• As a benefit corporation will need to balance the financial interests of its shareholders with its public benefit mission, a publicly traded benefit corporation will have additional disclosure obligations in its US Securities and Exchange Commission or other public filings.

B Lab – Obtaining Certified B Corporation Status

Many companies (both benefit corporations and traditional corporations4) seek “certification” from B Lab, a nonprofit that tracks companies’ progress toward social sustainability and environmental performance standards through its certification process.5 While B Lab certification can signify a corporate position on ESG matters, it is not the same as the benefit corporation legal structure that formally modifies management’s fiduciary duties and the company’s legal purpose.

  • Why seek independent certification?
    • To demonstrate publicly, through the legitimate label of an independent accreditor, a company’s commitment to both shareholder and stakeholder success beyond typical corporate social responsibility initiatives. In addition, B Lab certification may be a good option for companies for which benefit corporation status is not feasible (or not available).
    • To assess best practices across different industries and constantly improve a company’s own social and environmental programs through access to the “B Corp” community of companies.
    • To potentially make a company more attractive to impact investors.
  • Certification process
    • As part of obtaining B Lab certification, a company must undergo an assessment of its impact on workers, the community, customers and the environment, with the goal of achieving a passing score of at least 80 out of 200 on the “B Impact Assessment” and obtaining “certified B Corporation” status.
    • The assessment includes an evaluation of the company’s commitment to the relevant social benefit purpose, including by formalizing and documenting its worker-, environmental- or customer-friendly policies.
    • Generally, a company seeking B Lab certification must have been in operation for at least 12 months; however, early stage companies without 12 months of operation can seek “Pending B Corporation” status. B Lab-certified companies are generally expected to convert to the benefit corporation legal form, to the extent available in their state, when they renew their B Corporation status two years after initial certification.
  • Certification for multinational and publicly traded companies
    • In the case of multinationals and other large or public companies, many have opted to certify specific subsidiaries or business divisions rather than the entire corporate group at once, something that the B Lab process can accommodate.
    • Some of the notable publicly traded companies or their subsidiaries that have obtained B Corporation certification include Laureate Education (a Nasdaq-listed provider of higher education services); Natura (a Brazilian cosmetics company that is the parent of The Body Shop); New Chapter (a health company that is a subsidiary of Proctor & Gamble); and Ben & Jerry’s and Seventh Generation (subsidiaries of Unilever).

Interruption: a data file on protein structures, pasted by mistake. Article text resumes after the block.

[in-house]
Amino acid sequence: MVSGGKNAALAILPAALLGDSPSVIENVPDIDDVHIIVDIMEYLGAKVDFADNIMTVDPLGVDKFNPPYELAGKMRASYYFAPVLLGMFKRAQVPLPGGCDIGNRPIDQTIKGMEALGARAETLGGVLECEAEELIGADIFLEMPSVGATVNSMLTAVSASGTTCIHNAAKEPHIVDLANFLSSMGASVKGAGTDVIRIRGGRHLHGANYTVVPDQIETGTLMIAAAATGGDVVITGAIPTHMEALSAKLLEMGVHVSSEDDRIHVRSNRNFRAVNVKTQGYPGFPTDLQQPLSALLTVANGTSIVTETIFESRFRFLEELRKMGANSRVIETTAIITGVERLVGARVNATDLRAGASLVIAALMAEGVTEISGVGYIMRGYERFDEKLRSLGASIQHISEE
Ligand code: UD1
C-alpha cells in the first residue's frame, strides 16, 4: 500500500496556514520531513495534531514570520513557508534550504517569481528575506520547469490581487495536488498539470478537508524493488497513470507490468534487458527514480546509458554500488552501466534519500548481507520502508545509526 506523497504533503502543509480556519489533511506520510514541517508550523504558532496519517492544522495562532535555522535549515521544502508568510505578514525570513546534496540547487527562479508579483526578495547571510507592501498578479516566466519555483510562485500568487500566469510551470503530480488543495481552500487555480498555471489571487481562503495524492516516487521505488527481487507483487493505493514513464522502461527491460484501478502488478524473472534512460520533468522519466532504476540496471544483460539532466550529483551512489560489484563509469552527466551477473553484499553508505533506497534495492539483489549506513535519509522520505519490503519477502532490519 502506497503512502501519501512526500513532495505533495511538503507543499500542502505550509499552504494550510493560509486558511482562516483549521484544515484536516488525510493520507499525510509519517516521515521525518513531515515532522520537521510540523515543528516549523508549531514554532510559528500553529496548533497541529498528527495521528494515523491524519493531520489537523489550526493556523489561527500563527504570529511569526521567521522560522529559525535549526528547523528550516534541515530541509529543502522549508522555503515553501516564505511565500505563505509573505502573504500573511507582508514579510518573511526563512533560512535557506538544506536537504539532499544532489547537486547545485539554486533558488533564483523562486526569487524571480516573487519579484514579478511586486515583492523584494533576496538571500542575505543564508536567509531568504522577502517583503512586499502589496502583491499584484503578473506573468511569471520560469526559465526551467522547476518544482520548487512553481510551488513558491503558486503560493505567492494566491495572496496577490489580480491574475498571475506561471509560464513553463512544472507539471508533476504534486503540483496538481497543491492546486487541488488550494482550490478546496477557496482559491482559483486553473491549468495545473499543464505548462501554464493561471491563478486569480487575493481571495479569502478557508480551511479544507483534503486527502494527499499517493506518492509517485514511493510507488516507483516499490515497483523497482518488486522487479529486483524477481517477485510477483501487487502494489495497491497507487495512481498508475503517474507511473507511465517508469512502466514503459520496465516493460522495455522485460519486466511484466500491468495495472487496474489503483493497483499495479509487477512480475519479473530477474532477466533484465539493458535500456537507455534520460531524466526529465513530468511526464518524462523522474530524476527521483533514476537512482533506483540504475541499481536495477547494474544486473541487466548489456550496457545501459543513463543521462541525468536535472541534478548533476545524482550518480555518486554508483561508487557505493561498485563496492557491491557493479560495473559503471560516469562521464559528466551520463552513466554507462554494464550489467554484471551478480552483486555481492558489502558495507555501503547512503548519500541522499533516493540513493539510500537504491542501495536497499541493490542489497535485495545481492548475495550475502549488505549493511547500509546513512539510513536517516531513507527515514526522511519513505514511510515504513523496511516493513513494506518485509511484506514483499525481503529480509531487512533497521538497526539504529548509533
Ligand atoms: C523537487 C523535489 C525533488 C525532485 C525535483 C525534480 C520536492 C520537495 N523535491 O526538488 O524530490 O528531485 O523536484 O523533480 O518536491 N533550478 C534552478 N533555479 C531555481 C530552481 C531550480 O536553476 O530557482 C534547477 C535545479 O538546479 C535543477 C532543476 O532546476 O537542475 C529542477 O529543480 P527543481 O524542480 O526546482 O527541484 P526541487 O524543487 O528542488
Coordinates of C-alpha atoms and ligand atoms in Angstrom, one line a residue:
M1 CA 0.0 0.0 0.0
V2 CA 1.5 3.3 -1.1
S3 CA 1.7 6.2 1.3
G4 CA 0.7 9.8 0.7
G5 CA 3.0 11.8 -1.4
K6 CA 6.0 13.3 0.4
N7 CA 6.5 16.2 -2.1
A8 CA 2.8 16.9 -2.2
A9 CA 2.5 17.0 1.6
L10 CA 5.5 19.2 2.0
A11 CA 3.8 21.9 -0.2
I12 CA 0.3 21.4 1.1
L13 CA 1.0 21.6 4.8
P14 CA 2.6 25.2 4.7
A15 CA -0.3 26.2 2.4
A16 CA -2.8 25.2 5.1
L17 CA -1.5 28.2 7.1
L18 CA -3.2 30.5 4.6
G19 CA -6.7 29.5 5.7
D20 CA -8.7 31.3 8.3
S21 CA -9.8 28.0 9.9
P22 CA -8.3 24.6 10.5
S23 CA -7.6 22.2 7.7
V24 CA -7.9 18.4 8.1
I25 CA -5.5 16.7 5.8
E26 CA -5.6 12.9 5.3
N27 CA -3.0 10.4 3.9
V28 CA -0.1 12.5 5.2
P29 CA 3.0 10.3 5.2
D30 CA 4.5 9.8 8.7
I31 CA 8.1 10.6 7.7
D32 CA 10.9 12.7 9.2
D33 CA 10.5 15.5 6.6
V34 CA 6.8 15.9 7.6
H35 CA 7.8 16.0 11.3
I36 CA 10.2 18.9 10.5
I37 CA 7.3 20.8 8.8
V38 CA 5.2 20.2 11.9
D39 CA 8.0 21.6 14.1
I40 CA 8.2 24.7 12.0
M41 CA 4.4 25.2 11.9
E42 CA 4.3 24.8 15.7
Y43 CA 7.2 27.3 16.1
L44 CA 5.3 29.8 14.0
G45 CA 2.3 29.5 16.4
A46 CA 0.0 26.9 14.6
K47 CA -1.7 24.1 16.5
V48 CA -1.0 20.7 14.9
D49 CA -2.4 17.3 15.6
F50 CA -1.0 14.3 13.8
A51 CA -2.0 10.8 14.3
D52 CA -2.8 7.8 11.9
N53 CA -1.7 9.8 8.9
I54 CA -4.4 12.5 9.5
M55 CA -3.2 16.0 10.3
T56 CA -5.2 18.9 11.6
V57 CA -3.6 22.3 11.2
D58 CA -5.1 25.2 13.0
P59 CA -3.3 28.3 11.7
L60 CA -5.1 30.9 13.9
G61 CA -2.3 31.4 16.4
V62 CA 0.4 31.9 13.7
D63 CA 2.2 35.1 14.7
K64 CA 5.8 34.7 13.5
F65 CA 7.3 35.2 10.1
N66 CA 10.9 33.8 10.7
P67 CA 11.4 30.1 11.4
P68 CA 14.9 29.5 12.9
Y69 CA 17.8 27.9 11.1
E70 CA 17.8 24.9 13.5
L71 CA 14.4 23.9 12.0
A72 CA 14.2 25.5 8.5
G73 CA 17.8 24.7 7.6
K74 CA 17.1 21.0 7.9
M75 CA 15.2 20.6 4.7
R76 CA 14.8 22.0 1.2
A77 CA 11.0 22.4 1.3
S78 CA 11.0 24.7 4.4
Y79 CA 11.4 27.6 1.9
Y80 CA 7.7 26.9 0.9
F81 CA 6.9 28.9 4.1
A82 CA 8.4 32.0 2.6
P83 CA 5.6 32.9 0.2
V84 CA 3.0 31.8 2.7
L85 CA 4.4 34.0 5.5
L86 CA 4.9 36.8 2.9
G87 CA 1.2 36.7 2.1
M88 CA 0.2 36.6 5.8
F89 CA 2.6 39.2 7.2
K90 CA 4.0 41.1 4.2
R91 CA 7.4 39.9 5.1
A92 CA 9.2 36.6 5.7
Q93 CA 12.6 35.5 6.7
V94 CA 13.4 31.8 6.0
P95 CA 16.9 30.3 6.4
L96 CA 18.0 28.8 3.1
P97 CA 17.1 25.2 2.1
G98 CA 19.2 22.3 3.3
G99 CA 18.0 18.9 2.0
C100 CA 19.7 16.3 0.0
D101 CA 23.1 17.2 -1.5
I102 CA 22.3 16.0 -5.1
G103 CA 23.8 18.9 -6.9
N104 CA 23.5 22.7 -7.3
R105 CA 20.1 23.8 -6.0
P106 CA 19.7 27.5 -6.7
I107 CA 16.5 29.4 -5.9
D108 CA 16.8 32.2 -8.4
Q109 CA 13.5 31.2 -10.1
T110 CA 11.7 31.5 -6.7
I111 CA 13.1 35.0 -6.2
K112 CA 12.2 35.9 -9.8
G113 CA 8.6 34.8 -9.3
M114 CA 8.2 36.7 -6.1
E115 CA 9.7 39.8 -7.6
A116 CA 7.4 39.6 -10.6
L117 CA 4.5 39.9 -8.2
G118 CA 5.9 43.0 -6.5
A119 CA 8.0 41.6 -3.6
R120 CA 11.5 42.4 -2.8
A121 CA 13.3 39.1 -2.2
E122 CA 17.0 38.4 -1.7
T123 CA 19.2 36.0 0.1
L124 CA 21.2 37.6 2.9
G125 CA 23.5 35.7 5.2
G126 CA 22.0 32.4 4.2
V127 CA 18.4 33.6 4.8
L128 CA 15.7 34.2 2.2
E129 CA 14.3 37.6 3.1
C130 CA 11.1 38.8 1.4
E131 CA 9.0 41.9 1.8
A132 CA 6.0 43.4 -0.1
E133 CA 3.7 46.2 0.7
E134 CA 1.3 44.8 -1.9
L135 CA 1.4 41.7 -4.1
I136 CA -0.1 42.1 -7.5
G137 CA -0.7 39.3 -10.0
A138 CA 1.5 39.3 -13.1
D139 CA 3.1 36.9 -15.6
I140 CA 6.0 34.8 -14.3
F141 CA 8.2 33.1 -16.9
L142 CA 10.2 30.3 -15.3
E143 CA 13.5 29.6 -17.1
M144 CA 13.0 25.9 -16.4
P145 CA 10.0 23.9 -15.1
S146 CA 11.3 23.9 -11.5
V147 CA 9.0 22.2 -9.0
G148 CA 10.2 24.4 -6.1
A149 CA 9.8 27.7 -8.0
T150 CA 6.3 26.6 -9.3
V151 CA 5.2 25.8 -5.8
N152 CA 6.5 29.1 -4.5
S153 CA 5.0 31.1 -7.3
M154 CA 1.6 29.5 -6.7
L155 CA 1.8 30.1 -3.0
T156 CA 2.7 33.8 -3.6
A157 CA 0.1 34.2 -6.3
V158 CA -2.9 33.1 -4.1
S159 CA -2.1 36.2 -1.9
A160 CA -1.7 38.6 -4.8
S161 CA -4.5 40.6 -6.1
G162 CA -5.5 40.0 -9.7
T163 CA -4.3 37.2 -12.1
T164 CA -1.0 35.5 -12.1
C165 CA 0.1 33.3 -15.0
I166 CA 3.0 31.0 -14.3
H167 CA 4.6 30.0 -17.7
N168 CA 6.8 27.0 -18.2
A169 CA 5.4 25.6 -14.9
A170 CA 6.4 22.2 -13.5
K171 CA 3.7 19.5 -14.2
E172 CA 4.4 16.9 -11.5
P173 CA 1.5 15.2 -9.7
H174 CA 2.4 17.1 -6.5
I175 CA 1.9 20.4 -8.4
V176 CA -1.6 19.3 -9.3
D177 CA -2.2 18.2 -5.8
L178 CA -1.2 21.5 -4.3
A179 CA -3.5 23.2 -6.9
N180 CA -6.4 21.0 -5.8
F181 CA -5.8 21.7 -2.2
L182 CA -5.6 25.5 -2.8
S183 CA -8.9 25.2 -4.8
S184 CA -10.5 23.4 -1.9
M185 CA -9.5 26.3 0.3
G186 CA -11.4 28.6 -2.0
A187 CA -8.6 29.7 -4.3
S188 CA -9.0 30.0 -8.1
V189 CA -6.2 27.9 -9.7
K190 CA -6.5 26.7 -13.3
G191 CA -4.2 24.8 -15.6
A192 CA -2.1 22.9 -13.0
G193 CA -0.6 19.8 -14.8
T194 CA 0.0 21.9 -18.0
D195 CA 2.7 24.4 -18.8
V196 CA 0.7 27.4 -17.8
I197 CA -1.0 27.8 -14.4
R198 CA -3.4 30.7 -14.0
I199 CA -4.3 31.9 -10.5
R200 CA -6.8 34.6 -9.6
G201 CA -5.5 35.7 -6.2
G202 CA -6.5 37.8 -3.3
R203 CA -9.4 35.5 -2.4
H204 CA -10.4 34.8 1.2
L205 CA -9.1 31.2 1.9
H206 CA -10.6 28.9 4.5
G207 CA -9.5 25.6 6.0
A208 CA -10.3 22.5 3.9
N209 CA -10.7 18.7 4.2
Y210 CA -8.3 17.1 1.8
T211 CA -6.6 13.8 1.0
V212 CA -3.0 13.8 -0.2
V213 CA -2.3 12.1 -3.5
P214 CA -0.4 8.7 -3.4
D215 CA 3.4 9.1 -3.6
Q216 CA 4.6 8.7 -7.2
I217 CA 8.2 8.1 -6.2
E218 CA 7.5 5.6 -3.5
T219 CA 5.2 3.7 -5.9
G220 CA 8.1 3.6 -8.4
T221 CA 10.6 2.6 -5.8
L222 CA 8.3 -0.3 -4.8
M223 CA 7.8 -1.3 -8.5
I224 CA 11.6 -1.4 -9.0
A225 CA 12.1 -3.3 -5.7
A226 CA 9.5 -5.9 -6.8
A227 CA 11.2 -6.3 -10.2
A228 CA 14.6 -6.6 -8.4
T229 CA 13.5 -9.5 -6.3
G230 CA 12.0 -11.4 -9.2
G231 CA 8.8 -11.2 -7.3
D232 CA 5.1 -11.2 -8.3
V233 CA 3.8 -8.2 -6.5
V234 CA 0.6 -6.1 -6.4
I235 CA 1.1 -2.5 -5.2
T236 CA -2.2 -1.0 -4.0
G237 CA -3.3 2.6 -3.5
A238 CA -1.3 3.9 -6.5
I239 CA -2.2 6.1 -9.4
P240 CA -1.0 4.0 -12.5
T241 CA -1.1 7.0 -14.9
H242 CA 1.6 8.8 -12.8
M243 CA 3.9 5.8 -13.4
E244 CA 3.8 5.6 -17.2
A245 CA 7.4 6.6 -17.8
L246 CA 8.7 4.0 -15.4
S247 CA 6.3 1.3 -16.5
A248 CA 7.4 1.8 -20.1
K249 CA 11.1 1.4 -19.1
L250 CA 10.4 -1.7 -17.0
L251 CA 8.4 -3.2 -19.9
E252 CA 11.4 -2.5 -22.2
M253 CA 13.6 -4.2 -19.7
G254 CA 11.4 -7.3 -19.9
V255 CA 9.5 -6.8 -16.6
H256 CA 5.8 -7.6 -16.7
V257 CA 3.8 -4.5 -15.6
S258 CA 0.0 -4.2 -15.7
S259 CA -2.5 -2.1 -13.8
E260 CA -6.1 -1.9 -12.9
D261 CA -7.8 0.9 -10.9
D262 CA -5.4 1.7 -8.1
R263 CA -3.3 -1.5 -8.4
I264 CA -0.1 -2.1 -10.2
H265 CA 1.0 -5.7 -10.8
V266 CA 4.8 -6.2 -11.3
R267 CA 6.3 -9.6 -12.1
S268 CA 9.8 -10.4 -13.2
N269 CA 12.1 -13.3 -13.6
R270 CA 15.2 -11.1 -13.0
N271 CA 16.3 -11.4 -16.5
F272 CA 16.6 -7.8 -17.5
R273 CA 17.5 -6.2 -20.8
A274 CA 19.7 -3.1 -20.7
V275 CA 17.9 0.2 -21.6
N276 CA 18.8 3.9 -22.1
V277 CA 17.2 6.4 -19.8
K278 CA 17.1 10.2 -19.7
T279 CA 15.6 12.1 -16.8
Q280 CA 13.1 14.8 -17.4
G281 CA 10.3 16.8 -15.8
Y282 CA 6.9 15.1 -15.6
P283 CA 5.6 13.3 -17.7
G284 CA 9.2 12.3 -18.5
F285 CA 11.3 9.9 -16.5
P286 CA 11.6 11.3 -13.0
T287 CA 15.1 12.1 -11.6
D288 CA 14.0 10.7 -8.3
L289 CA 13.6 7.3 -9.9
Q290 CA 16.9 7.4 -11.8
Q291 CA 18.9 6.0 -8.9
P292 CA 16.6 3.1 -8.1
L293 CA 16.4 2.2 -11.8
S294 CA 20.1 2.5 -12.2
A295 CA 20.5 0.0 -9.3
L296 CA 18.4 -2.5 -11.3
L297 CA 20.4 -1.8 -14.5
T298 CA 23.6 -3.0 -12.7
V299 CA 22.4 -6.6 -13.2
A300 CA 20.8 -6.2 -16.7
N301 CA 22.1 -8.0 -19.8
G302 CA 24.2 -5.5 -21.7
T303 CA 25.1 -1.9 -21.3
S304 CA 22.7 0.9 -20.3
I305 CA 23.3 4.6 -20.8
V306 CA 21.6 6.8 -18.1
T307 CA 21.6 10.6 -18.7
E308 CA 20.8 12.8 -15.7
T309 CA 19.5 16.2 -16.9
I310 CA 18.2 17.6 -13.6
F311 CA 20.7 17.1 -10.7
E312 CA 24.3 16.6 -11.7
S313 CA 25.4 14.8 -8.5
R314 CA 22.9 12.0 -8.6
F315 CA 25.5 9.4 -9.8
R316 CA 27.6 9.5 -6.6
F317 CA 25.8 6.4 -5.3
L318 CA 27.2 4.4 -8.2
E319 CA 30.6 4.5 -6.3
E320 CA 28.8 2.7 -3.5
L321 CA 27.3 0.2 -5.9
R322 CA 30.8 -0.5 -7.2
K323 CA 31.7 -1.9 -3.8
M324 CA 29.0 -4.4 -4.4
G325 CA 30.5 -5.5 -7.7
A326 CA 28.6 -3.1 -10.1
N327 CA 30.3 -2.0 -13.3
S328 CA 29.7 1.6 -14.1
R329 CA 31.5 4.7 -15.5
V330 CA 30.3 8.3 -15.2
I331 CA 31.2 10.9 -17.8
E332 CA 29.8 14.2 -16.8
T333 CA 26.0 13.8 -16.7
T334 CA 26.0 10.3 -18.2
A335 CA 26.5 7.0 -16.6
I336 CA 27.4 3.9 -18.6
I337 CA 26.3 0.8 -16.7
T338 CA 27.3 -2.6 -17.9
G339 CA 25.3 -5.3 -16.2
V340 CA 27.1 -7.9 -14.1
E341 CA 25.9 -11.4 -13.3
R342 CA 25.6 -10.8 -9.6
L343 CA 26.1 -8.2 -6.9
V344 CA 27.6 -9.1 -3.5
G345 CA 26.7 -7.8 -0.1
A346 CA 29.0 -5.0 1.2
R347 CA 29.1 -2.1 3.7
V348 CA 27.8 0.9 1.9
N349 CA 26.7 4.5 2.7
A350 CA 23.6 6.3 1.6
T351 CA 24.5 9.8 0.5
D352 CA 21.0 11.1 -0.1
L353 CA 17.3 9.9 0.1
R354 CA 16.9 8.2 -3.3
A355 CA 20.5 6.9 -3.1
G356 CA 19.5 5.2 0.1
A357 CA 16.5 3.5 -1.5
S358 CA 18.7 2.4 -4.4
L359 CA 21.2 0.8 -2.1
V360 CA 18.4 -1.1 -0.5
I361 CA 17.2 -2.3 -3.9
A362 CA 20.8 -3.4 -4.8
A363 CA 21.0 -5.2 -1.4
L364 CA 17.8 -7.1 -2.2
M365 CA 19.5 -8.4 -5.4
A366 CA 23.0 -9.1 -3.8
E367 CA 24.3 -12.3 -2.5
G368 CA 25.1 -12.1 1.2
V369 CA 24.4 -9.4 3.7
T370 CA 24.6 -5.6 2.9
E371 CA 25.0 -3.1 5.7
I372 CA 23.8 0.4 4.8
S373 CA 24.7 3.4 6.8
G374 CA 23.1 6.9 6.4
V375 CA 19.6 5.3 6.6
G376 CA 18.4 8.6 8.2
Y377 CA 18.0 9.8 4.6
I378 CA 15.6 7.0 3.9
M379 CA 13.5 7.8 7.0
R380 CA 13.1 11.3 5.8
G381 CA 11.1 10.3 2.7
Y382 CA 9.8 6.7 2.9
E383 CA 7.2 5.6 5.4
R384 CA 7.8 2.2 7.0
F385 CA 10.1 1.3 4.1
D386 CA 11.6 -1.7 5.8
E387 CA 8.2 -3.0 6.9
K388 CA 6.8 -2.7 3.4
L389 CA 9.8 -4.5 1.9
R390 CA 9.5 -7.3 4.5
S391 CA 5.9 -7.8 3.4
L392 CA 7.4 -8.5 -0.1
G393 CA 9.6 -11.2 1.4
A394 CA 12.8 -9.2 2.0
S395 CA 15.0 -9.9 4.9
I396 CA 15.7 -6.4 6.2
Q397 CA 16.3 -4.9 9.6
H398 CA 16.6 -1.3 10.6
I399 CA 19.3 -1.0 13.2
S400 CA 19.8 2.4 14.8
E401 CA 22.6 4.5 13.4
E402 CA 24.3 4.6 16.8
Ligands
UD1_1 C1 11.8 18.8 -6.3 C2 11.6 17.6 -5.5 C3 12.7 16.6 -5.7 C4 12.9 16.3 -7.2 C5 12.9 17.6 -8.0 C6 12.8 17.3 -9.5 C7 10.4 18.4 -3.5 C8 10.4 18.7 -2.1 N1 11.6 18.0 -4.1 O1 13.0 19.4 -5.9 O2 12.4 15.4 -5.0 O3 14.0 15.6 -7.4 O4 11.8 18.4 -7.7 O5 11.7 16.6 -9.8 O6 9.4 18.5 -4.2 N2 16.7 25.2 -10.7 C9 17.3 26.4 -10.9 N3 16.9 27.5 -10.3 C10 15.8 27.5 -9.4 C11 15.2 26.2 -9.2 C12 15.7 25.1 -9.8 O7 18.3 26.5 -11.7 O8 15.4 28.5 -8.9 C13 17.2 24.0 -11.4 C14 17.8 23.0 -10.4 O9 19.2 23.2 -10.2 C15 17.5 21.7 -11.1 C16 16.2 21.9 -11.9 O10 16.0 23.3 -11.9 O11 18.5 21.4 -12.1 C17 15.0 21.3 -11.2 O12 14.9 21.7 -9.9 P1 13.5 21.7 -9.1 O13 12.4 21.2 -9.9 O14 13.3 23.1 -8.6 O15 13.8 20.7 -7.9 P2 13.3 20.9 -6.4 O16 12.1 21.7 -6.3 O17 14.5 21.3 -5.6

Tax Considerations

In general, benefit corporations are taxed for US tax purposes in the same manner as traditional C-corporations. Both regular C-corporations and benefit corporations are entitled to deduct contributions to charitable organizations (subject to limitations). In addition, applicable Internal Revenue Service regulations recognize that expenses paid for institutional or goodwill-related advertising are generally deductible for income tax purposes even where such expenses are paid to a nonprofit organization provided that such expenses are related to patronage the company might expect in the future. It can be observed that incurring institutional or goodwill-related expenses is fully consistent with the purposes of a benefit corporation.


There are many strategic benefits to the benefit corporation legal form. As demand for socially conscious companies continues to grow, and as investors and customers gain familiarity with the benefit corporation model and the related certification processes, they are likely to become increasingly attractive options for businesses.

1 In some states (e.g., Delaware, which recognizes “public benefit corporations”), these entities must be corporations. In other states (e.g., Oregon, where they are called “benefit companies”), these entities may be organized as corporations or limited liability companies.

2 A helpful guide to states that have passed legislation recognizing benefit corporations (or that are in the process of doing so) can be found at: https://benefitcorp.net/policymakers/state-by-state-status.

3 While many publicly traded companies embrace the benefit corporation concept through their subsidiaries (e.g., Unilever), Laureate is one of the few US publicly traded benefit corporations.

4 Benefit corporations do not have to become certified B Corporations, and certified B Corporations are not always benefit corporations at the time of certification (and may not need to become benefit corporations if their state of formation does not provide the legal framework to do so).

5 Cradle to Cradle, which assesses the sustainability of a product’s materials and design, is one of many other certification options available to companies seeking to demonstrate a commitment to social and environmental good.